Updated: May 6, 2016 12:08:22 am
IT IS unlike the multi-layered colour-field abstractions that defined the work of the reclusive genius. But, the diagonal lines running into each other to form squares that enclosed planetary positions that were to rule his destiny, perhaps held clues to the life of VS Gaitonde. Looking at his astrological chart, his father had predicted that his son “would be a great success if he followed the right path”. Only familiar with the image of a hungry artist, senior Gaitonde was certainly not referring to art. He probably dreamt for his son to become a clerk or an engineer.
But Gaitonde was to decide his own fate. Adamant on charting his destiny, he is reported to have declared, “The only thing I could do was painting. I was not fit for anything else.” The path was to bring him global acclaim. Ironically, posthumously. He died in 2001 in obscurity in Gurgaon — almost a decade after he practically forsakes the brush, following a car accident that affected his spinal cord, permanently titling his neck.
In the book Vasudeo Santu Gaitonde: Sonata of Solitude (Bodhana; Rs 5,500), which is among the handful of extensive publications on the modernist, art critic and curator Meera Menezes carefully charts his journey from the infant who keenly observed family members painting on the Saraswati temple walls in Uskai, Goa, to the artist whose work fetched an astronomical Rs 29.3 crore at Christie’s India auction in December 2015, setting a record for the highest selling Indian work in modern and contemporary art.
“It was a labour of love, there was no money involved initially. The research took really long, it should have come out in 2011,” says Menezes. The quest of putting together his story took Menezes and curator Jesal Thacker across India. Over five years, they travelled from his family home in Goa to his numerous addresses in Mumbai and Delhi, and also to his friends scattered across India. References range from catalogues and interviews to reviews, letters exchanged by him and rather sketchy essays on the artist who remained a recluse even though critics and artists hailed his work; MF Husain called him a “genius” and Krishen Khanna a “perfectionist”.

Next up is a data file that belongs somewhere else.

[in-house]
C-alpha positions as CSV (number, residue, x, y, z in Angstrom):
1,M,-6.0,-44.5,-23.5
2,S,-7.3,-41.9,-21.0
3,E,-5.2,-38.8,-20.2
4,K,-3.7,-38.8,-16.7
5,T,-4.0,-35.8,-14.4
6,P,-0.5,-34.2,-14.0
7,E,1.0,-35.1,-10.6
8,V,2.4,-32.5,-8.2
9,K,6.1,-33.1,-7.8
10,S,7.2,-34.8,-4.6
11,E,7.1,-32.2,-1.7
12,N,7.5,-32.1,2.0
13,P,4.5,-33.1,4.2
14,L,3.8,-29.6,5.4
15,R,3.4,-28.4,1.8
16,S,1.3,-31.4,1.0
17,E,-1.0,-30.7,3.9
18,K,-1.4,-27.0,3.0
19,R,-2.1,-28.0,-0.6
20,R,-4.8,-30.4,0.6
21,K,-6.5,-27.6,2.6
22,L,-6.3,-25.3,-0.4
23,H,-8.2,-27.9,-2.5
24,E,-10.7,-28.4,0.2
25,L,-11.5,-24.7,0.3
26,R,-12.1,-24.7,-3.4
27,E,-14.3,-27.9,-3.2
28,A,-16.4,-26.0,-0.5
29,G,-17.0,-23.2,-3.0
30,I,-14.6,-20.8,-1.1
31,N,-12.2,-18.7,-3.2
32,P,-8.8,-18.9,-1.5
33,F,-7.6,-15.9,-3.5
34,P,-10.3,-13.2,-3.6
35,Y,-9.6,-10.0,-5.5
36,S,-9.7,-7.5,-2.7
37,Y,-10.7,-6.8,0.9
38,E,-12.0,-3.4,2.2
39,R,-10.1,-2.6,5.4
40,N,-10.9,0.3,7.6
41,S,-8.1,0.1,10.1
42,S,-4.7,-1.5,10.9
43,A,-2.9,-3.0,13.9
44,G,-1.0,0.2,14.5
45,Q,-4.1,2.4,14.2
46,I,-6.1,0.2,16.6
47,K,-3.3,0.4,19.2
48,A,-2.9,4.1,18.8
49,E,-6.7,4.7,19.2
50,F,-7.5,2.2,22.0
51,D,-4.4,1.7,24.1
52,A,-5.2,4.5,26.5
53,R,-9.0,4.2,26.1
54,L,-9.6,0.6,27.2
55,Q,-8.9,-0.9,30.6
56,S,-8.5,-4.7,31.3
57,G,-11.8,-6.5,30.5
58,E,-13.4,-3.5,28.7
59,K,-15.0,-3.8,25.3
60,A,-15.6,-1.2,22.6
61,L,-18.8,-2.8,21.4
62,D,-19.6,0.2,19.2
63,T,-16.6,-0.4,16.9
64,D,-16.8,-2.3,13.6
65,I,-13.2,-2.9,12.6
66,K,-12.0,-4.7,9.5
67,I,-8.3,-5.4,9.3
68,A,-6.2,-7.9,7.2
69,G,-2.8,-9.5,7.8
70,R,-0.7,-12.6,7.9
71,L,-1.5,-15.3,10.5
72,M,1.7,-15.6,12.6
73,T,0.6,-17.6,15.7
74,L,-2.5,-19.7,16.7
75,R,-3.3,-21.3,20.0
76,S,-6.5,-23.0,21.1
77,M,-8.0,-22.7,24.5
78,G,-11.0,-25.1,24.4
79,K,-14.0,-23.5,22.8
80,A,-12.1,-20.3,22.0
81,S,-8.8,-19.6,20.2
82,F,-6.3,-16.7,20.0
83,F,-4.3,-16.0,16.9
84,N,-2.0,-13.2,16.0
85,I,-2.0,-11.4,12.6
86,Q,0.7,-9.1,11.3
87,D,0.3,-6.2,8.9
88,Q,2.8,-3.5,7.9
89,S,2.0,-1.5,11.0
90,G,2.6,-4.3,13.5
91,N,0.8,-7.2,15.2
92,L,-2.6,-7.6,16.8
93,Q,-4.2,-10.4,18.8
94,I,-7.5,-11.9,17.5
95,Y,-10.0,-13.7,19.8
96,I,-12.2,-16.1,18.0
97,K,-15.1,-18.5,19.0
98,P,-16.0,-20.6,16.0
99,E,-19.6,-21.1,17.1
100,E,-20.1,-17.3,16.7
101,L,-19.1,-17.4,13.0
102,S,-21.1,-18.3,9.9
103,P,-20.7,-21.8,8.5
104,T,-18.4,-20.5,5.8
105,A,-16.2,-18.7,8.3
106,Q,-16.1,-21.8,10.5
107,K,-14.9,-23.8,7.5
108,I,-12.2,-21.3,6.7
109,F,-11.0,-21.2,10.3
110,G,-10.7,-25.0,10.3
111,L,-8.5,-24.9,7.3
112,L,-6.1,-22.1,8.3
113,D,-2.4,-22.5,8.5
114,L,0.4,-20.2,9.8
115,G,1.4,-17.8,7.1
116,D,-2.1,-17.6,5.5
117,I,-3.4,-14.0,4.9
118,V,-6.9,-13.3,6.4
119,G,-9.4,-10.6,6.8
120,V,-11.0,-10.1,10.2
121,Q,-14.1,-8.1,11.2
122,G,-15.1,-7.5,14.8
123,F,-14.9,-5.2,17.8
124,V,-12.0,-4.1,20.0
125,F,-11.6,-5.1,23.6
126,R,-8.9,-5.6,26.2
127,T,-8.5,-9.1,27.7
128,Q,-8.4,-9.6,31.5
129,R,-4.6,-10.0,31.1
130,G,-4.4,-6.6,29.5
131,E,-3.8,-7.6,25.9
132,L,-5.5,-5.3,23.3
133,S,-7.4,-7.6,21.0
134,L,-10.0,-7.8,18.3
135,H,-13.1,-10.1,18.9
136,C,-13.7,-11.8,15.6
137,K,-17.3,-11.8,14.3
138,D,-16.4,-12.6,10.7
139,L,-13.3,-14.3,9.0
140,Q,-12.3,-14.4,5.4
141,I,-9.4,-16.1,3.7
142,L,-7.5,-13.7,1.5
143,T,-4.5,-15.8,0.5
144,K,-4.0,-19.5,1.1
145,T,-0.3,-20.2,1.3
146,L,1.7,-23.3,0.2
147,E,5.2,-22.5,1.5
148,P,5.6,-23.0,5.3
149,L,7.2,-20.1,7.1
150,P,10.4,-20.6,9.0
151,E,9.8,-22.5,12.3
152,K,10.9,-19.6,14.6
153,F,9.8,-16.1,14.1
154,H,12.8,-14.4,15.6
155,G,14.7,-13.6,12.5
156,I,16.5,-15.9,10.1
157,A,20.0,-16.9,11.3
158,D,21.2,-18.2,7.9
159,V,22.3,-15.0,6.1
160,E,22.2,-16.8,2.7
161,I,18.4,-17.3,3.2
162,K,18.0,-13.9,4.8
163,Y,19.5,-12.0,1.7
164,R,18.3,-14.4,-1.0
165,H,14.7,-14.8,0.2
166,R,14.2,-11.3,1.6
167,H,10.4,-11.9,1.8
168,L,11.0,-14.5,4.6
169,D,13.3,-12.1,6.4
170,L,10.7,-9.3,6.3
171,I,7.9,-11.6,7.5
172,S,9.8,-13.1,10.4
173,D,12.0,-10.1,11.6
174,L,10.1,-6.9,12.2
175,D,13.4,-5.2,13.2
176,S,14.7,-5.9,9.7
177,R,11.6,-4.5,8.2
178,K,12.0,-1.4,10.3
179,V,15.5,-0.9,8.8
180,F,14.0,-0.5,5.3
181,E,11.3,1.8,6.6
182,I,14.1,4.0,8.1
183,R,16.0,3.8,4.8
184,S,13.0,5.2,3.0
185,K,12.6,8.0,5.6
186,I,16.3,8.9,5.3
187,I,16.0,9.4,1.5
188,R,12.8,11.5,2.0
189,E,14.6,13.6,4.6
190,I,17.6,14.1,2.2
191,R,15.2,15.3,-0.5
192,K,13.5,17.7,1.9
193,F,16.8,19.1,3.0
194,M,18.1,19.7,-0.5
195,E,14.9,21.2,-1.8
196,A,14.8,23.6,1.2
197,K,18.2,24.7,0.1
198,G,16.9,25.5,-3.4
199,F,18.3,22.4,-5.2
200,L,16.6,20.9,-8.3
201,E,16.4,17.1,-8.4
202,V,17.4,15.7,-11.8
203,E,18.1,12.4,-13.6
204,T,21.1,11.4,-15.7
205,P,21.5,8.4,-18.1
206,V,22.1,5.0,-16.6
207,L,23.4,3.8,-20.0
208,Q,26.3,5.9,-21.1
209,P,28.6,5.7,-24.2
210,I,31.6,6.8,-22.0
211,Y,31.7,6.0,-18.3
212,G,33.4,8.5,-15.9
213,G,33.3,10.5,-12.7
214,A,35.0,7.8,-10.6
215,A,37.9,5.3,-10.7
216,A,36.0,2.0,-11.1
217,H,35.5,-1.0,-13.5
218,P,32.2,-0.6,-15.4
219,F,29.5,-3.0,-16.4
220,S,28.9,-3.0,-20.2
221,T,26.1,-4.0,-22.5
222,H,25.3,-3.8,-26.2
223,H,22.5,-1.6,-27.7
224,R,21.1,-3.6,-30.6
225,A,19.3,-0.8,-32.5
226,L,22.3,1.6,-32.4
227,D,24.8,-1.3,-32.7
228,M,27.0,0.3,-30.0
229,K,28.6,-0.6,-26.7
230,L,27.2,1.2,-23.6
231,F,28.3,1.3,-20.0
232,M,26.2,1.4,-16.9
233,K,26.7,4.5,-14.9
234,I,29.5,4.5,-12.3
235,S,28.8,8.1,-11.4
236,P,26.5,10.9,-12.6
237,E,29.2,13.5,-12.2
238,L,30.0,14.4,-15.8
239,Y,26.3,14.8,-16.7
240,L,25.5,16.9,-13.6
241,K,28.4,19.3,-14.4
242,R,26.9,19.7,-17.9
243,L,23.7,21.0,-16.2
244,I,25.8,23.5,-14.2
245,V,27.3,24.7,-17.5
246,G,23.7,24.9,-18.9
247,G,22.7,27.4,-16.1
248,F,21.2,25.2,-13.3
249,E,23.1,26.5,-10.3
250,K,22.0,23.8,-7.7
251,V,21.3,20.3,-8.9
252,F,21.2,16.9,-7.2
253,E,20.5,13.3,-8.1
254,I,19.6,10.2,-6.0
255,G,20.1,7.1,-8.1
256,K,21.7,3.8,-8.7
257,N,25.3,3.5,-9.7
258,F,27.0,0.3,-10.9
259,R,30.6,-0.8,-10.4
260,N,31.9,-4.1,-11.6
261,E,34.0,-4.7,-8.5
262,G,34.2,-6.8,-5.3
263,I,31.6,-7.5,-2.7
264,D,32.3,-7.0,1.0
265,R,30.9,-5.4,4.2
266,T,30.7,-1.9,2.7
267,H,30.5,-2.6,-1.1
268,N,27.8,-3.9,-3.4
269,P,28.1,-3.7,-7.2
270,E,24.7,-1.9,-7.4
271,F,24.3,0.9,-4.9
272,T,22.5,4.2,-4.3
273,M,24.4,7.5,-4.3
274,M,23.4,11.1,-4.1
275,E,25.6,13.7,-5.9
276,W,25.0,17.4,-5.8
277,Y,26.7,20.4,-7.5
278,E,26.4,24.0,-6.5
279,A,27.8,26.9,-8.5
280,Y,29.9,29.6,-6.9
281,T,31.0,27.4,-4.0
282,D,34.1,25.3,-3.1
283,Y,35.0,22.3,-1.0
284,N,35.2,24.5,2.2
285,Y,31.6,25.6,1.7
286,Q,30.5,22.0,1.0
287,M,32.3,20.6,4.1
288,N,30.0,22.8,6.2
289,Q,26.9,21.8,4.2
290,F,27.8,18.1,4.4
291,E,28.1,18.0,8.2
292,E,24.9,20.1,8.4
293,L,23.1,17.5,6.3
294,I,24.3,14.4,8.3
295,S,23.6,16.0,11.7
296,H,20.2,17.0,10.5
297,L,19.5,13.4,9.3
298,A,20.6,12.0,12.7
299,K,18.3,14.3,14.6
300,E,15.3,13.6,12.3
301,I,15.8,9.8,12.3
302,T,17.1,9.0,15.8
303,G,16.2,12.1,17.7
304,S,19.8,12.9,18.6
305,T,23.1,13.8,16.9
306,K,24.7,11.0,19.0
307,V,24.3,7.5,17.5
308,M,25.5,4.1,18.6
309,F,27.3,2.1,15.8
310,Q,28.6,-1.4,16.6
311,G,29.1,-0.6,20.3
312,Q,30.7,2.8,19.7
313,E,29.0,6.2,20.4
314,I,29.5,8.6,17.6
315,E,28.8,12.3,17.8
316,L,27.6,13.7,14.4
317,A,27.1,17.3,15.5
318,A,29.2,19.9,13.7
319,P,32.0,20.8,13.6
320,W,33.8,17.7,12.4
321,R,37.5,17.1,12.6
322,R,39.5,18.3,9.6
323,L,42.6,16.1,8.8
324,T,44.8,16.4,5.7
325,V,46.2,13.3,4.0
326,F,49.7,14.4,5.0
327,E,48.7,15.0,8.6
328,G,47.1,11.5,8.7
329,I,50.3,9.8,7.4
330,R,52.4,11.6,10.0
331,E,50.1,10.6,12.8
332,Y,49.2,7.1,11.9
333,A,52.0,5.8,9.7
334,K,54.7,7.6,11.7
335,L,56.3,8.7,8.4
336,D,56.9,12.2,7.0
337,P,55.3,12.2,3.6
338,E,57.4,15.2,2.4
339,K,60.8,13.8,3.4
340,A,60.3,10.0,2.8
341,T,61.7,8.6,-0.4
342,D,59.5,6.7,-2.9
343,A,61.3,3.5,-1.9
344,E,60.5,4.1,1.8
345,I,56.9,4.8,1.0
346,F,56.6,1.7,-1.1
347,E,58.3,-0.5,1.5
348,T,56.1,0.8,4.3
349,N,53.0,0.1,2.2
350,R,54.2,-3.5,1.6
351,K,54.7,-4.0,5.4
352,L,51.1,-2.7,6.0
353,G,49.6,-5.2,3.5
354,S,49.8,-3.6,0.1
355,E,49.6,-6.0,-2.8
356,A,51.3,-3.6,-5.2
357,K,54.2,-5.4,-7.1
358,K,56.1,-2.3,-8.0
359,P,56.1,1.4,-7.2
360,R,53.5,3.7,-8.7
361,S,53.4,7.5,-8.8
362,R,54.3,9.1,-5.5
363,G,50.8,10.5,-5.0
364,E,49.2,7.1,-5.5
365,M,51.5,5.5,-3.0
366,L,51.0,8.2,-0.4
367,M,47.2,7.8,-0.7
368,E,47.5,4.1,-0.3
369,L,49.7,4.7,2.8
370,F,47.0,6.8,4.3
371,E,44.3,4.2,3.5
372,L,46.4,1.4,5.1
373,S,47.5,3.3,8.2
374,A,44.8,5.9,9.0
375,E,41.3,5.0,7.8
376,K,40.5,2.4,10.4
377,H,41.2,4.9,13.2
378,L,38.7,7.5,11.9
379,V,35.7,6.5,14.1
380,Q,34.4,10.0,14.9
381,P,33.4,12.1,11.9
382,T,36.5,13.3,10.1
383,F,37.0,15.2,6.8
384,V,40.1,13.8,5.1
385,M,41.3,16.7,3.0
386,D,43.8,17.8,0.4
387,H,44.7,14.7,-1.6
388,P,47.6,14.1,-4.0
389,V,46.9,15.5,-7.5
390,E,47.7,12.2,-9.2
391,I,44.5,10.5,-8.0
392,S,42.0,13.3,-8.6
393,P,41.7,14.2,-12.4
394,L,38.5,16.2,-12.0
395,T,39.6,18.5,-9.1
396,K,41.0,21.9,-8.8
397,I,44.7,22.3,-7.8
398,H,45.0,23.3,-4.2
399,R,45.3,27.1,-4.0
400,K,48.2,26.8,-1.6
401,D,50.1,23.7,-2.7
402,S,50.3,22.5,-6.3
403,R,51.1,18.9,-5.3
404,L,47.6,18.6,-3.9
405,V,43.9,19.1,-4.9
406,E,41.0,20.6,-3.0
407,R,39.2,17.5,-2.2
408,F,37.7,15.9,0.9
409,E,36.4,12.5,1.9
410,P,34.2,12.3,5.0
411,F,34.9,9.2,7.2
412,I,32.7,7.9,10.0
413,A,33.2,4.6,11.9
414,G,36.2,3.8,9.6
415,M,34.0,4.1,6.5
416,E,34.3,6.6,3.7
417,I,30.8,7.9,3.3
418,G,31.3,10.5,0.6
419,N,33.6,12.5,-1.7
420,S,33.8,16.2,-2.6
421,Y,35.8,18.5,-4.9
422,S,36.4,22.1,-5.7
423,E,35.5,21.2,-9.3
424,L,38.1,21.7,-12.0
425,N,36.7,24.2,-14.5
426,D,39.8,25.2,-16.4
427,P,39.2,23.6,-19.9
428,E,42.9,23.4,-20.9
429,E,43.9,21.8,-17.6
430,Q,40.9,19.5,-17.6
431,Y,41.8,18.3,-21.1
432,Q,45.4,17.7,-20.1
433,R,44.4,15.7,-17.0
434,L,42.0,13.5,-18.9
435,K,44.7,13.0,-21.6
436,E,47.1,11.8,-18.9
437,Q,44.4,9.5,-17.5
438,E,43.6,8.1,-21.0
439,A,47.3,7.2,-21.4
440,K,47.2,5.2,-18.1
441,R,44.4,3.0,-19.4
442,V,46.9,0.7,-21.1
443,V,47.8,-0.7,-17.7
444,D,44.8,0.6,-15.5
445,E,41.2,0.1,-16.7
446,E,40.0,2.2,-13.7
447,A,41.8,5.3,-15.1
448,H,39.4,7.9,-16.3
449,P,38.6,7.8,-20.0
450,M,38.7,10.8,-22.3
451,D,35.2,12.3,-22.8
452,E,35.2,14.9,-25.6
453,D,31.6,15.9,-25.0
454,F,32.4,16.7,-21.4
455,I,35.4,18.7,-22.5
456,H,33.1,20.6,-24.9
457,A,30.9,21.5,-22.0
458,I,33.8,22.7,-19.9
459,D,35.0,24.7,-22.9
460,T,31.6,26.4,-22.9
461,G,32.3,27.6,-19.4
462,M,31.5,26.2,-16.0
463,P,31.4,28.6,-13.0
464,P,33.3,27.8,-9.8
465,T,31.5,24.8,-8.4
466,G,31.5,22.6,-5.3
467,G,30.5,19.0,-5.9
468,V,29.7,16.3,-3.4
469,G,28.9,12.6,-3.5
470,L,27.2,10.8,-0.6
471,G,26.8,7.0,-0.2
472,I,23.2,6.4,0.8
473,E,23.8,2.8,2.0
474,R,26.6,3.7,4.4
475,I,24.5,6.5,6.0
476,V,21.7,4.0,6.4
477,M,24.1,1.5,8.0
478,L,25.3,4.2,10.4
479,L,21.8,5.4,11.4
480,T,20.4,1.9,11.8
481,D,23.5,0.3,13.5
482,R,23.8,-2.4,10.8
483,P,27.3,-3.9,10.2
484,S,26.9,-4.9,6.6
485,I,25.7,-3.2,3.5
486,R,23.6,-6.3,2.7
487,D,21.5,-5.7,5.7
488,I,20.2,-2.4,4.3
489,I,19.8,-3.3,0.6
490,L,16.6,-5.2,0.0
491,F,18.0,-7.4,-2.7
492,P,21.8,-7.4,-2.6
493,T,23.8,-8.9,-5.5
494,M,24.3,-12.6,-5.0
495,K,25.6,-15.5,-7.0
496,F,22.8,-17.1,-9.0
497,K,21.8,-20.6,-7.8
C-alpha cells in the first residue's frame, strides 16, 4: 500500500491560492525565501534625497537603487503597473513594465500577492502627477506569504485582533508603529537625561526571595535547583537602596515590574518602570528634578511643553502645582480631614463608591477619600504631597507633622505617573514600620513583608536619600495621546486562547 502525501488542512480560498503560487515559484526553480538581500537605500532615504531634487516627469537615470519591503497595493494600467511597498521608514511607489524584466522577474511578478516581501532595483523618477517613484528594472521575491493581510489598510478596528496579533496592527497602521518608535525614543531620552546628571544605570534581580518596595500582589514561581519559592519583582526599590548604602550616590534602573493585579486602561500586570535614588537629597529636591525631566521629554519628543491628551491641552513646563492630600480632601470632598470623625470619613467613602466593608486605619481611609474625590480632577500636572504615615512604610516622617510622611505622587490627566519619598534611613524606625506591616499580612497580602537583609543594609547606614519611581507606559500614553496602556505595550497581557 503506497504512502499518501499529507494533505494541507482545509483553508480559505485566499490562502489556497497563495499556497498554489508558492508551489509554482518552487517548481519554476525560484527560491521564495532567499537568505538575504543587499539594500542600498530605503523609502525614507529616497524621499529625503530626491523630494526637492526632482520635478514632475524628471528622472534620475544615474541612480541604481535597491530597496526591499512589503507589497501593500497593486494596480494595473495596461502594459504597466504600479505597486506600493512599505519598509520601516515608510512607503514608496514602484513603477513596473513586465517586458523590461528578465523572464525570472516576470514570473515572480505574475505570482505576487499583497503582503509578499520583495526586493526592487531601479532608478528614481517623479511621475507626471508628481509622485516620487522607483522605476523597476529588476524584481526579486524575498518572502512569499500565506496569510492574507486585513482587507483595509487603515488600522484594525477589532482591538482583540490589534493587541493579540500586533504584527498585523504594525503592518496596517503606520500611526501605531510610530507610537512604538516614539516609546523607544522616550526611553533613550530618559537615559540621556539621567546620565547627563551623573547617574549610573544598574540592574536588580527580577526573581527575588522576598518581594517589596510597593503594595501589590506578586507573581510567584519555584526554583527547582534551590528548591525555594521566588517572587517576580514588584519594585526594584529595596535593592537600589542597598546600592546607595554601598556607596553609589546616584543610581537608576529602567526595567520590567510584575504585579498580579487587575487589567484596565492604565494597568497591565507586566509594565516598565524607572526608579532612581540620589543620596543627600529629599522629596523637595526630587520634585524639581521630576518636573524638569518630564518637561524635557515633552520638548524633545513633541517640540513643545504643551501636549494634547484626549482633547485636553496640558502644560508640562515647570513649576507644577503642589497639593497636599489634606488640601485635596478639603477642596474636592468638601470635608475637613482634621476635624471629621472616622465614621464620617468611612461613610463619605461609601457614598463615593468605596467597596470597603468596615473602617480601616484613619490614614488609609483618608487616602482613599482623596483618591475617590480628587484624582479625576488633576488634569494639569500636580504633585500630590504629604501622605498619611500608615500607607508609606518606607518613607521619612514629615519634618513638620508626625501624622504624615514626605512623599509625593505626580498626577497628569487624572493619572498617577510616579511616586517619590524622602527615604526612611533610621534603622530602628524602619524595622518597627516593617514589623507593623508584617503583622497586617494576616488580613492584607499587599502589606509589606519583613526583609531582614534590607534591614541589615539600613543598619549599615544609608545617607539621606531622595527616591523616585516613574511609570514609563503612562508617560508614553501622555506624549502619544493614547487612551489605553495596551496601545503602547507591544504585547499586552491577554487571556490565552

Explaining his reluctance to socialise, Menezes has close friend Laxman Shreshtha recalling the reason cited by Gaitonde: “Laxman, do you know why I don’t meet these people? They have not come to meet me, they have come to say I have been to London, I have been to New York, I have sold my painting for so much. I am not interested. If you have come to meet me, you should sit down with me.” Having interviewed him at his Gurgaon home in 1997, Menezes remembers his remark that he liked the interview because there were no personal questions asked. It seems paradoxical that what elevates the book is the nuanced balance between the personal and professional.
Parallel to his shifting oeuvre — influences ranging from Indian miniatures to Paul Klee, music, Zen Buddhism — the narrative details the life he led away from the easel, but which reflected on his canvas nevertheless, including his brief affair with Prafulla Joshi and his heartbreak when she married Dilip Dahanukar. We are introduced to his inner circle, comprising a handful. His sister, Kishori, 20 years younger, recalls how her brother “Bal” made sketches for his older sister’s school assignments, paint endlessly for hours, or dip the brush into his tea much to his father’s disapproval.
The constant tiff was to drift him away from family, even whisking his friends away from the Gaitonde home in Mumbai, opting to congregate at the nearby Velankar’s restaurant over kande pohe and bhaji. He was soon to whisk away friends from his life too, meeting very few. Others, decided to abandon him. Ram Kumar recalls trying to persuade friends to go and call on him. “Life is so tragic; after the accident, when people came to Bombay and I would say ‘let us go to Gai’ they said ‘why?’ Nobody wanted to go. Gaitonde was not well and nobody wanted to talk to a sick man.”
The artist, probably, never expected them. Years before, when he resided at Delhi’s Nizamuddin, there was no door bell to his home — people had to shout for him to open the door to let them in. Now, Menezes has attempted to open that door, through the book that gives a glimpse into the artist behind his artwork and records a lost chapter in the evolution of modern art in India.
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